I don’t agree with a word of that, actually, although I understand and genuinely respect the argument (and of course, he who’s making it here, and the clarity and concision with which you make it). I think it is utterly impossible to do this task on a nonpartisan basis. I do not believe the task can be delegated to either other branch of government, and that delegating it to the courts (even if the judiciary weren’t elected, it’s still appointed by politicians) is no more than a dodge and a shuffling that won’t actually get politics out of the system (are politics out of the SCOTUS? See your own comment about Justice Kennedy, which I agree is plausible but unlikely). I disagree that judges are well suited for the task; they don’t want it; and they don’t do it with any more political legitimacy than a legislature, but indeed, with less. Gerrymandering not only is, but must be, an exercise in raw political power by the majority party at the state legislature level, necessarily. There is no fix for this which eliminates partisanship. The check for the problem of gerrymander abuse is the ballot box for state legislature candidates, which is closest to the voting public’s continuing control and better subject to its reformation. I’ve seen that work during my lifetime as Texas switched from a majority-Dem to majority-GOP state, and it actually worked quite well if you believe in small-d democracy. Every time the courts have been involved, they’ve disempowered Texas voters.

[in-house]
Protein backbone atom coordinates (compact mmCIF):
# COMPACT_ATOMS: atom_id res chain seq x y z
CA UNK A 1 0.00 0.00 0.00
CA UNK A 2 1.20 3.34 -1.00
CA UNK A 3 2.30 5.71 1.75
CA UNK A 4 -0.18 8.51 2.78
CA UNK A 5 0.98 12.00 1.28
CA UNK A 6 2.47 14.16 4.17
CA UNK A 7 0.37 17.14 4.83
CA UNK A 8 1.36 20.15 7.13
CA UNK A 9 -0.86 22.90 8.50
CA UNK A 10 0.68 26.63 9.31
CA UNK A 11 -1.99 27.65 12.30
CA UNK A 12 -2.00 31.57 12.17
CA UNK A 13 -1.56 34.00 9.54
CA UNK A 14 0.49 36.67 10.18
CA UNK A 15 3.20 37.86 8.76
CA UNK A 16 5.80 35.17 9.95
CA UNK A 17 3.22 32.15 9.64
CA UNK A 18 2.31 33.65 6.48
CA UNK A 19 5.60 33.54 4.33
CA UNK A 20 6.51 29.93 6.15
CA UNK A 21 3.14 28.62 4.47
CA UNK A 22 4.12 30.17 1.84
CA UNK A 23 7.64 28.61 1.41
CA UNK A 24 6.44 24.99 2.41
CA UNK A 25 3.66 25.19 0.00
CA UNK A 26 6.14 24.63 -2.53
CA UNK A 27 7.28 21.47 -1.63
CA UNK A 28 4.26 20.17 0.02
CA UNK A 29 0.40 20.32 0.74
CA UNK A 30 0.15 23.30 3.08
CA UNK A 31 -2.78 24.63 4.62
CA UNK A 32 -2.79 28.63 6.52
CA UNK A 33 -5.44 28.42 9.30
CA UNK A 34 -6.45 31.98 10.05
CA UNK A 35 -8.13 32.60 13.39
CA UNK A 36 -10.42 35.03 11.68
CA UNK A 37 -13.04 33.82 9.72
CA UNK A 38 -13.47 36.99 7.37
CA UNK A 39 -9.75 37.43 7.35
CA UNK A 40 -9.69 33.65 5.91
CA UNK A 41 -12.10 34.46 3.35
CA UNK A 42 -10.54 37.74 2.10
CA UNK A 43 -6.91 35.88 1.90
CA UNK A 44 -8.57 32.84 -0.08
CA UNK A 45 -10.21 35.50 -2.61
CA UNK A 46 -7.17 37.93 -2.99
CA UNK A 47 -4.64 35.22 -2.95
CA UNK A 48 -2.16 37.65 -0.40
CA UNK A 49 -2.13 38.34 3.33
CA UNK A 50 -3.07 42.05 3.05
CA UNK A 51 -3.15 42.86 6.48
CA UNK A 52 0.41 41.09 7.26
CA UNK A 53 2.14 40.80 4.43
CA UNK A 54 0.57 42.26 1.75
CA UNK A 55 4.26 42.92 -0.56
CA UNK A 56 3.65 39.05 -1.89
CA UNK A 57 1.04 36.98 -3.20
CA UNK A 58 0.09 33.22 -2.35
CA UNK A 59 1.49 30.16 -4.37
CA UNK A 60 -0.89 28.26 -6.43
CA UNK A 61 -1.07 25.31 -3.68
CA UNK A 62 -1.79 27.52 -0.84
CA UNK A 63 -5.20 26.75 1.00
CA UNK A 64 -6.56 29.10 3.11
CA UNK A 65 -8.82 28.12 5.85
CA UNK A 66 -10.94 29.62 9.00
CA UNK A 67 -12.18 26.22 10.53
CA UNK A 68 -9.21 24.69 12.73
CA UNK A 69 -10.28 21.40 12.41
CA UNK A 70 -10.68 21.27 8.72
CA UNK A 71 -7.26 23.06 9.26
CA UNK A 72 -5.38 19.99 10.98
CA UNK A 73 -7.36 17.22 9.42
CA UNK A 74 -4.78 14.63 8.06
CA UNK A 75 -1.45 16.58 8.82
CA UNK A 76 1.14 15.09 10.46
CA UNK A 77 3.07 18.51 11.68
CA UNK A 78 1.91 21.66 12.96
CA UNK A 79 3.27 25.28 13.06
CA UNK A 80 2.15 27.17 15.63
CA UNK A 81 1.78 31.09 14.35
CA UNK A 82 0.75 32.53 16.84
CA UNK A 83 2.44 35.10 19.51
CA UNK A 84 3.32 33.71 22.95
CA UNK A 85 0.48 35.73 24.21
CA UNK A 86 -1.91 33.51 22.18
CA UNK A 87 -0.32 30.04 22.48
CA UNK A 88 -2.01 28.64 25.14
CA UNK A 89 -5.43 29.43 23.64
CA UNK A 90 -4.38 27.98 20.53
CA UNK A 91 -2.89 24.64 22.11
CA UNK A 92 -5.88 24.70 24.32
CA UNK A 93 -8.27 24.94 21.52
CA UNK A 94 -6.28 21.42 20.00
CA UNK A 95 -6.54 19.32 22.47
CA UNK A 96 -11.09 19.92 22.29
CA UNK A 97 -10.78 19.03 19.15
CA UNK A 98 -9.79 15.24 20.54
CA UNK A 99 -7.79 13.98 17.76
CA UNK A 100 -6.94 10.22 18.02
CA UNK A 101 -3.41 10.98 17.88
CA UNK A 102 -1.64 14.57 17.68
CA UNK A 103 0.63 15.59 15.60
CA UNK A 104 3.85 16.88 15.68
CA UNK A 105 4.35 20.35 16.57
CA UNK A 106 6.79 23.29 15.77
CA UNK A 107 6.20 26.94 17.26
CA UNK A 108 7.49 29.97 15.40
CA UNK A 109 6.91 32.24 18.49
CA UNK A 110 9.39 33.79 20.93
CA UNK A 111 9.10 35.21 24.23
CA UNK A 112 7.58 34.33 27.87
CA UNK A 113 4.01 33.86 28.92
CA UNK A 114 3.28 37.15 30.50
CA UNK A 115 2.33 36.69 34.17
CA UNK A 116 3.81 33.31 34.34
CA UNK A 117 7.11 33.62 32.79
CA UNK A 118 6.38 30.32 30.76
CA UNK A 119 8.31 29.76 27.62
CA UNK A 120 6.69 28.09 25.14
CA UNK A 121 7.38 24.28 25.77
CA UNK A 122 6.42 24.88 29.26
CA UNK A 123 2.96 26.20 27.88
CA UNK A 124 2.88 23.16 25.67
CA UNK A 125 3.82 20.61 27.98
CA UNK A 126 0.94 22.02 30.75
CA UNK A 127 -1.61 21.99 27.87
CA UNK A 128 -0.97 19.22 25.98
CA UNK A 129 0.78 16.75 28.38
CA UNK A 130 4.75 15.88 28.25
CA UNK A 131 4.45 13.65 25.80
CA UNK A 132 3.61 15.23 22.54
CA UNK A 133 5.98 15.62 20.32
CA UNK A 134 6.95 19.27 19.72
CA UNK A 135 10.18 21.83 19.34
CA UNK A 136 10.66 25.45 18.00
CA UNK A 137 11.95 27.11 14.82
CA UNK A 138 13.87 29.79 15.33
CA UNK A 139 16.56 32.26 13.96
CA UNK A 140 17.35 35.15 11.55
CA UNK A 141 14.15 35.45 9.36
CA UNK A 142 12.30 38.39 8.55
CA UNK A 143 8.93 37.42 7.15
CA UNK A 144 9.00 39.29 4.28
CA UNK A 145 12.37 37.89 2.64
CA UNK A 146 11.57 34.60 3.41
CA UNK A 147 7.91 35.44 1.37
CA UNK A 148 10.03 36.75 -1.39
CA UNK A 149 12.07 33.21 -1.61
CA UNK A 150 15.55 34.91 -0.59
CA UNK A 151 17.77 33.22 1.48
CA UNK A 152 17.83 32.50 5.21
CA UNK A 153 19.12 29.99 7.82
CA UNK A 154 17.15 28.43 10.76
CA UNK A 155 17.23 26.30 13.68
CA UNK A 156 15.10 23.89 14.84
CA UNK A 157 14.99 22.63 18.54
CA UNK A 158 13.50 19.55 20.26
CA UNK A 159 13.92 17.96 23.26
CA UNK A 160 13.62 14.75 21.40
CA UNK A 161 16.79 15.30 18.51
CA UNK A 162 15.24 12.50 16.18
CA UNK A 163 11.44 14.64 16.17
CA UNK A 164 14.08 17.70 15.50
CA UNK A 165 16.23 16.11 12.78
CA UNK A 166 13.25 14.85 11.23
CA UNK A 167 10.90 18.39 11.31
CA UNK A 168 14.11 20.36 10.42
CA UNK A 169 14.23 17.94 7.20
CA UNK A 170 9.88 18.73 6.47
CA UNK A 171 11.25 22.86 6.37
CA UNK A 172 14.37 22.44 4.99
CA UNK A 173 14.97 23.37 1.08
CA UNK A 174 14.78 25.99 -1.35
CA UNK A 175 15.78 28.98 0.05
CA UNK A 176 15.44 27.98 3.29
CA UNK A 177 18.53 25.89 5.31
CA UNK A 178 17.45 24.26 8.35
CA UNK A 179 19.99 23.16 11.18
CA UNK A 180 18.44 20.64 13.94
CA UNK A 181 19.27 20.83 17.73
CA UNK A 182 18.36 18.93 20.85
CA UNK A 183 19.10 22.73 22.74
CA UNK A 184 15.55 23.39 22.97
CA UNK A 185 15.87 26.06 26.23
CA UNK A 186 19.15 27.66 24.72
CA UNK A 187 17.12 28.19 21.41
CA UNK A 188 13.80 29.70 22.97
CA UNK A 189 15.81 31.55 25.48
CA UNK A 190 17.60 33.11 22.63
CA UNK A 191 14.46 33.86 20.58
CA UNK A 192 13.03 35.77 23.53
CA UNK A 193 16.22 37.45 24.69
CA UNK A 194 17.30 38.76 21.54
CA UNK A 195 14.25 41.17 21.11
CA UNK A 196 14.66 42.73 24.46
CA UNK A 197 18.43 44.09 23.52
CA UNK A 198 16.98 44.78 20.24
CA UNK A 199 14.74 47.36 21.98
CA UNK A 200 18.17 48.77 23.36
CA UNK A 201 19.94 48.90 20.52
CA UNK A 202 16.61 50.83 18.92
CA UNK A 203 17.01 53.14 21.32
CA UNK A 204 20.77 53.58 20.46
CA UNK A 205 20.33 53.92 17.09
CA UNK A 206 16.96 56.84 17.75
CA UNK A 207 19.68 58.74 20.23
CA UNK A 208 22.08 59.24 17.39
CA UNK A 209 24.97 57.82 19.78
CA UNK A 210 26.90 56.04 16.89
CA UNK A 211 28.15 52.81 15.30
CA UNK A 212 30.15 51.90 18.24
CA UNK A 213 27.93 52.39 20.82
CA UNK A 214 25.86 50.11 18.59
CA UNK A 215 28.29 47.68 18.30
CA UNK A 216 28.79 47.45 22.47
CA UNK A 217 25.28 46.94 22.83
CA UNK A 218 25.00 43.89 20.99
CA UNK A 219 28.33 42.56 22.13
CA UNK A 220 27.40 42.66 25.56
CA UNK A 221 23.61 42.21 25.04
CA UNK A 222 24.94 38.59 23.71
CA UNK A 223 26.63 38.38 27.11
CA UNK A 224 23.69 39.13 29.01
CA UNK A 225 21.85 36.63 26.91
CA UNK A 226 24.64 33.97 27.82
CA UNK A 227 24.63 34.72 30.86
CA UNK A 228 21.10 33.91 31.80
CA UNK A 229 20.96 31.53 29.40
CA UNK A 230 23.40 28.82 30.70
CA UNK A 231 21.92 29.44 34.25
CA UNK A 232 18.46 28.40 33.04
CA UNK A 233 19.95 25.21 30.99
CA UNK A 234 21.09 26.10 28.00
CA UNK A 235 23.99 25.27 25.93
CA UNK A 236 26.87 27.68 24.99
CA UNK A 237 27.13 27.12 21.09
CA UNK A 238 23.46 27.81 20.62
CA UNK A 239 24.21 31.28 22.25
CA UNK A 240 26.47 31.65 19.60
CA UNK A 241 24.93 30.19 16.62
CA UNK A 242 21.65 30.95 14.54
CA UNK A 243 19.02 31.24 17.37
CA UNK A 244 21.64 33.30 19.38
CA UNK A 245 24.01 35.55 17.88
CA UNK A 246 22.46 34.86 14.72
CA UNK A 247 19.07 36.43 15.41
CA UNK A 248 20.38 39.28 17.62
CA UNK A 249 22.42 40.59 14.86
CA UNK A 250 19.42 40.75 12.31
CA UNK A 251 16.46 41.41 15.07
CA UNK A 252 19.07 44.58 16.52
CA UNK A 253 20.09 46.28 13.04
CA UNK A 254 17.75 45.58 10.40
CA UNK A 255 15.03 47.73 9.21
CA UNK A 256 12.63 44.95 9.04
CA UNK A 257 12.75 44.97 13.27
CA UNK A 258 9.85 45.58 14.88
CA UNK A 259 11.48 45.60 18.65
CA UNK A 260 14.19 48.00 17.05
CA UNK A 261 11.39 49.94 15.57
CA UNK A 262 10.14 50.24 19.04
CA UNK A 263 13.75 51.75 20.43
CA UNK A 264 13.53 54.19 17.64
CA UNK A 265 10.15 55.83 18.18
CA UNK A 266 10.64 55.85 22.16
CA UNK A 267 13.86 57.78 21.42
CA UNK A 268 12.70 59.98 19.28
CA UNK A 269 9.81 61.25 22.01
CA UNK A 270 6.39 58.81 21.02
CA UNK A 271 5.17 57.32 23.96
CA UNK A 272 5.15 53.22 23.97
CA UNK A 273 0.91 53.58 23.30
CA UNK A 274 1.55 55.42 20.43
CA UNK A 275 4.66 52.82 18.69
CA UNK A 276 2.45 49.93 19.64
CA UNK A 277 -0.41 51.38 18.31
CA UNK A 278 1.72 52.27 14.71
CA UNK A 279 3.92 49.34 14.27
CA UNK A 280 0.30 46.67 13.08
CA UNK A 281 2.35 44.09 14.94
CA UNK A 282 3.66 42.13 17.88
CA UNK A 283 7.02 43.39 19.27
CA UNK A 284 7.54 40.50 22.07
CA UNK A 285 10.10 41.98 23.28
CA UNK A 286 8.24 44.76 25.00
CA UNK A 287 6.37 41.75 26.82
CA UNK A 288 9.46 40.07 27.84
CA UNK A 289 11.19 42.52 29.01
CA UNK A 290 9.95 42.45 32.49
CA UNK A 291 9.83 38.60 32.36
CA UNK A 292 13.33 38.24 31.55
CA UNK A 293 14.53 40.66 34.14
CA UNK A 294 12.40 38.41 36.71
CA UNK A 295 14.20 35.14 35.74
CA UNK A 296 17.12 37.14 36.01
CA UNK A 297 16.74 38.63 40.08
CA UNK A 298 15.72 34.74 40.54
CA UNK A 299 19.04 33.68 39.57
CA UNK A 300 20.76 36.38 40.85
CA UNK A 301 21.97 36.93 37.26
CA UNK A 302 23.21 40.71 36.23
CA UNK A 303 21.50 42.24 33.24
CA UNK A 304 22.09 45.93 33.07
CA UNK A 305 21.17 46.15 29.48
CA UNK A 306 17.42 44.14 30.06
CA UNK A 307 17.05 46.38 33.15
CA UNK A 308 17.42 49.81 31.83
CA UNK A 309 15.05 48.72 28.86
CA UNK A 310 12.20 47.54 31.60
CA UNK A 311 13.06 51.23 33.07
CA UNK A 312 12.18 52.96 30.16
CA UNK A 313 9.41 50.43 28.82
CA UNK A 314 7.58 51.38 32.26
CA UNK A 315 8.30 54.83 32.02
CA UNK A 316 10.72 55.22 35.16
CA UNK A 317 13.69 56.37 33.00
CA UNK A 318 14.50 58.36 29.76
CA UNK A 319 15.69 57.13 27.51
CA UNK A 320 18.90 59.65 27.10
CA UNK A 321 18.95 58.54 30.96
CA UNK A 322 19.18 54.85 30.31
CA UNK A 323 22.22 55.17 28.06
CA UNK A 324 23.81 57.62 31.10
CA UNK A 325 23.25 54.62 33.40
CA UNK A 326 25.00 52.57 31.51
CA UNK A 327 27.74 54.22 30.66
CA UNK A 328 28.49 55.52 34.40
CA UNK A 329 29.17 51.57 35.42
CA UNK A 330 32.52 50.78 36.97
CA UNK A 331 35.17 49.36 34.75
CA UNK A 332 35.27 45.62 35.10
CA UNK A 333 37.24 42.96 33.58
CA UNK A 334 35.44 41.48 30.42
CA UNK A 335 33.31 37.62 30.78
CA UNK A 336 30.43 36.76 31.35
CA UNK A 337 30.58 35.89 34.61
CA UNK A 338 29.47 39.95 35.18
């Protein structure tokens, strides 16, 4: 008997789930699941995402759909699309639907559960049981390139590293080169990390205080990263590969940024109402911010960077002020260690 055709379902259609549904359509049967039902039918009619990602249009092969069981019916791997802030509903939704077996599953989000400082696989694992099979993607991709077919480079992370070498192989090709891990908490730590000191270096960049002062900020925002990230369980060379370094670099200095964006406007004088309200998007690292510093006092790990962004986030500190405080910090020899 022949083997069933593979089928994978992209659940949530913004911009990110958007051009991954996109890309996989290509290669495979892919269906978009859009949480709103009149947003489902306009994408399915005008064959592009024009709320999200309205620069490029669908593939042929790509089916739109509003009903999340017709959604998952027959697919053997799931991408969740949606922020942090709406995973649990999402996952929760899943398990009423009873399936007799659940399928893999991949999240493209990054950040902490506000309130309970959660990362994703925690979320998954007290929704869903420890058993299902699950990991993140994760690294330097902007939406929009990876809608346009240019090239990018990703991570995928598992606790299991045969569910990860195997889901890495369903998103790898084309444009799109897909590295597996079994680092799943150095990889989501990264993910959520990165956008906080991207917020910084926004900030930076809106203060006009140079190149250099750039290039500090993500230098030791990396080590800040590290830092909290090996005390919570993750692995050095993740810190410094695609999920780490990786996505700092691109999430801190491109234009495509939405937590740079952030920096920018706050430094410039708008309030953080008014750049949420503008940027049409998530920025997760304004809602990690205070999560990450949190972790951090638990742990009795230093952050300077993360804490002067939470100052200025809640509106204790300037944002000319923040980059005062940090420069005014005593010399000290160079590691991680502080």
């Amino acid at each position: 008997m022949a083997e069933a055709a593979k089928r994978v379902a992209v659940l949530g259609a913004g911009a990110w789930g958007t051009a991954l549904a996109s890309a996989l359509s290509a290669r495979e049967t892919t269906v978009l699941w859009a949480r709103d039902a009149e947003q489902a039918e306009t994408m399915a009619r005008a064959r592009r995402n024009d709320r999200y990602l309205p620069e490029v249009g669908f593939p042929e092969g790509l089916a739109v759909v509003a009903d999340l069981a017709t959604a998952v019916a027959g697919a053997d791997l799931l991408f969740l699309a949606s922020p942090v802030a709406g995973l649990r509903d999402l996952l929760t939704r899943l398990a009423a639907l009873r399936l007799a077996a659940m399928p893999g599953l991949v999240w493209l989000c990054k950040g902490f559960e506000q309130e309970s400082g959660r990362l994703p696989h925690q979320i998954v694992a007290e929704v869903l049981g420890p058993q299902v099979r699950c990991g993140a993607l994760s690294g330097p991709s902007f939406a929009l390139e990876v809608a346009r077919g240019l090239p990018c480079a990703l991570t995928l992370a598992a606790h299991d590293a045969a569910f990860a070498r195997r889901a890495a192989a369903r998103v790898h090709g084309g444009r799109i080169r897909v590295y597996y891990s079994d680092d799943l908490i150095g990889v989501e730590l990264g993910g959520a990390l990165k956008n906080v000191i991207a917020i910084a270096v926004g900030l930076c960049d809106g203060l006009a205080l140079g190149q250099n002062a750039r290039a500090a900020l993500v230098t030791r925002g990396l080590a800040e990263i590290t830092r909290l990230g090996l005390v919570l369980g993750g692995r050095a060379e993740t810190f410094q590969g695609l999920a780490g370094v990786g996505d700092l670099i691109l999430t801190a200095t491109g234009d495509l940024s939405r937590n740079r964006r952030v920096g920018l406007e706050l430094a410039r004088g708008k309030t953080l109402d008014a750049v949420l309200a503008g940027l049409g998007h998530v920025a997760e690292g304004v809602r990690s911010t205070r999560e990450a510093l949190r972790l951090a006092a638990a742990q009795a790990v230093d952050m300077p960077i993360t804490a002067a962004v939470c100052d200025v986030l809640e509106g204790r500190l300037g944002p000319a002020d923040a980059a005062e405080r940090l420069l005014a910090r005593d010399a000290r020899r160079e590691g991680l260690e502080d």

All that said, I write to respectfully flag our differences, not to persuade you to my point of view. The one thing we surely agree upon is that America deserves better jurisprudence from its SCOTUS than it has gotten in the last 50 years on this topic, whose difficulty surely reflects its controversial nature but is not an adequate excuse for the fractured opinions we’ve gotten lately.